Fix Chronically Tight Shoulders with the Cat Stretch
Cats are known to be one of the most agile animals on their feet. It’s no surprise that they would have an exercise named after them that opens tight shoulders.
The cat stretch is one of the best weapons to combat a tight chest and upper back, making it a great exercise option to add to your repertoire of shoulder openers. Anyone who utilizes this stretch can attest that cats knew what they were doing when they coined the movement.
Open shoulders combat poor posture as well as prepare the shoulder joint for overhead work like handstands. If your handstand line breaks at your shoulders, the cat stretch should probably be a daily go-to for you. And to be fair, we could all learn a lesson or two from our feline friends, so here’s the scoop on the cat stretch and learn how to do it properly to get the best possible results.
Cat Stretch Tip #1: Get Your Bottom In The Right Position
The first and most important step to perform the cat stretch is to start in the correct position. This ensures that you will feel the stretch in all the right areas.
Tip: Keep your hips stacked over your knees as you lower into this GB Stretch Series favorite.
Most cat stretch variations start from a kneeling position with your hips and shoulders aligned over your knees and hands respectively. This is known as a quadruped position. Keep your back flat and press through your shoulders until your upper back rounds slightly.
This is your starting position. Remember this key detail as you go through the following steps 2 and 3: Your hips must stay aligned over your knees during the stretch.
Let's also emphasize the "keep your back flat" part. You will have a better stretch through your upper thoracic and armpits if you do not arch your lower back. This should not be a lumbar stretch, so if you need to tuck your pelvis to avoid lower back movement, do it.
Cat Stretch Tip #2: Straighten And Extend Your Arms
From your quadruped position, begin to extend your arms in front of you until your arms are fully extended in front of you. Keep your hips in place while reaching your arms reach overhead so that your chest can lower towards the floor.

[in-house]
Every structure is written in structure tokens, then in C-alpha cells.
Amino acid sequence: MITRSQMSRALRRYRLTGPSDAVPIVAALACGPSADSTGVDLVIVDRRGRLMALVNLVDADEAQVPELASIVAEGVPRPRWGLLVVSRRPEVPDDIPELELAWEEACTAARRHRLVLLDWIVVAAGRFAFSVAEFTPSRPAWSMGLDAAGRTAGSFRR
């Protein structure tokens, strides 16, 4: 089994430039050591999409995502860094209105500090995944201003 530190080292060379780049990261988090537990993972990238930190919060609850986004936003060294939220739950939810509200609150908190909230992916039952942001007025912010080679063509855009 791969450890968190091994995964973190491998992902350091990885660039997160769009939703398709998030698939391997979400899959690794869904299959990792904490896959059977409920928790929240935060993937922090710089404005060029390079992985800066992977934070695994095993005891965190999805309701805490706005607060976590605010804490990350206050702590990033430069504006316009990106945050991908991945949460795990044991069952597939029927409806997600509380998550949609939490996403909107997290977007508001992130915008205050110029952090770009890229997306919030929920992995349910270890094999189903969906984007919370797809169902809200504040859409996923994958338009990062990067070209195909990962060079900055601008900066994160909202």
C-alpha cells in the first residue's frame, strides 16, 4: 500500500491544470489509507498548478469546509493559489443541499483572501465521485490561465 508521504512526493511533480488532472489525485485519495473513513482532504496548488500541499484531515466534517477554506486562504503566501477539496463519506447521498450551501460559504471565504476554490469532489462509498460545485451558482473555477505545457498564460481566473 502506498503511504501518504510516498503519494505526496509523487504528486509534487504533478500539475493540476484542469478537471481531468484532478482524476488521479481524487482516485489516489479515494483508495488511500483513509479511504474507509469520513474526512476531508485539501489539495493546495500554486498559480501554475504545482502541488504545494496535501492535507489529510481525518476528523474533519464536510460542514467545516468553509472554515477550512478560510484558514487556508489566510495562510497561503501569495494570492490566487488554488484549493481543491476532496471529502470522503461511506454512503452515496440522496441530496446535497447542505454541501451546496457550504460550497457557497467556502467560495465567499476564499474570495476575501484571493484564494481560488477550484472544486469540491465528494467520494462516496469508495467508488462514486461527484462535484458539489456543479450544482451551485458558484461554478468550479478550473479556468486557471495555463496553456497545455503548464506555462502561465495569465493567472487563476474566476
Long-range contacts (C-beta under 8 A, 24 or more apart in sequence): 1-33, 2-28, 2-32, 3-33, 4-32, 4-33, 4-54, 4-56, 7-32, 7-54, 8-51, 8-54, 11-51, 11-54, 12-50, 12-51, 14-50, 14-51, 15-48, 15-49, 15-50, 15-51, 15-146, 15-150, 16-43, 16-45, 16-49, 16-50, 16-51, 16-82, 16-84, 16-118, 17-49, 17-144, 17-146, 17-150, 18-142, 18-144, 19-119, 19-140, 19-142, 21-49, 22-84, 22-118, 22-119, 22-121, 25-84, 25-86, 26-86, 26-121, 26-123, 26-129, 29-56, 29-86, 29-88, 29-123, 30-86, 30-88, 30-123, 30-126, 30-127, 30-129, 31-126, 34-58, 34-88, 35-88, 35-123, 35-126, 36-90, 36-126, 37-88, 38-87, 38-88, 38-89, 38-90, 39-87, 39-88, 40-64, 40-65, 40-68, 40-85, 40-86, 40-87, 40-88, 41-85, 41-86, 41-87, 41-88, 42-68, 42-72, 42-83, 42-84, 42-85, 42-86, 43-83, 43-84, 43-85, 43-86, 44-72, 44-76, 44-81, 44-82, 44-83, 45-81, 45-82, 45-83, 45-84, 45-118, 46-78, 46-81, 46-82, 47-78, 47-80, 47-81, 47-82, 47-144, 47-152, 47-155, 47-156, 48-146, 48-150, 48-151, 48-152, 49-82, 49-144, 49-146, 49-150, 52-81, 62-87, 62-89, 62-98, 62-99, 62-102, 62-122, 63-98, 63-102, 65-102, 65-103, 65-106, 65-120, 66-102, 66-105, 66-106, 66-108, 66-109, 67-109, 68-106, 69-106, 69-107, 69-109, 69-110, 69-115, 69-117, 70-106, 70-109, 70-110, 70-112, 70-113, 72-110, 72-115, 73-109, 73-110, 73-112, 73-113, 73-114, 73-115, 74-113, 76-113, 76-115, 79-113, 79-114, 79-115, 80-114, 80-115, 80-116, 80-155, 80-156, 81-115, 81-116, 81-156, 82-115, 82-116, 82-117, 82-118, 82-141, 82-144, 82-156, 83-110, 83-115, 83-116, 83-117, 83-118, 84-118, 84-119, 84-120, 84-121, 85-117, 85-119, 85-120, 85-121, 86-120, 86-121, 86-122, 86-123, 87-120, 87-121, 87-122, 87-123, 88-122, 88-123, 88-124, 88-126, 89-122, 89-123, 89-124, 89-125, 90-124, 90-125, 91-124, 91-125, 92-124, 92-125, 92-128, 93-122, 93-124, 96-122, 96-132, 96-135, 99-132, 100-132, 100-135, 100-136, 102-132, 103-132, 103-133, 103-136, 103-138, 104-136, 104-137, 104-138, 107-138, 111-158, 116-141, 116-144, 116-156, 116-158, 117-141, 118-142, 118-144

The GymnasticBodies system utilizes two main variations of the cat stretch to open up tight shoulders, chest, and upper back muscles:
- Cat stretch – on the floor
- Elevated cat stretch
If you are new to the cat stretch then try the floor variation first. Using the ground will block you from excessively arching your back. Once you feel comfortable with the ground variation you can step it up a notch by elevating your hands up on a workout bench, or couch if you are at home.
Cat Stretch Tip #3: Think “Big Armpits”
Once you are set up into position with your hips aligned over your knees and arms extended overhead, you are ready to sink into the stretch. From here, the point is not to bring your chest to the floor – this tendency usually leads to an excessive arch through the spine.
Instead, you’ll want to keep your spine relatively straight and press your shoulders downwards towards the floor. Better yet, think to widen your armpits to open up your shoulder girdle — hence the term, “big armpits”.
Hold this “open chest” position for 30-60 seconds and watch as your shoulders, chest, and upper back sink deeper into the stretch.
If you come to love the cat stretch half as much as we do, be sure to check out the GymnasticBodies Online Courses to learn all of our tips and tricks for opening tight shoulders and creating the most mobile body possible.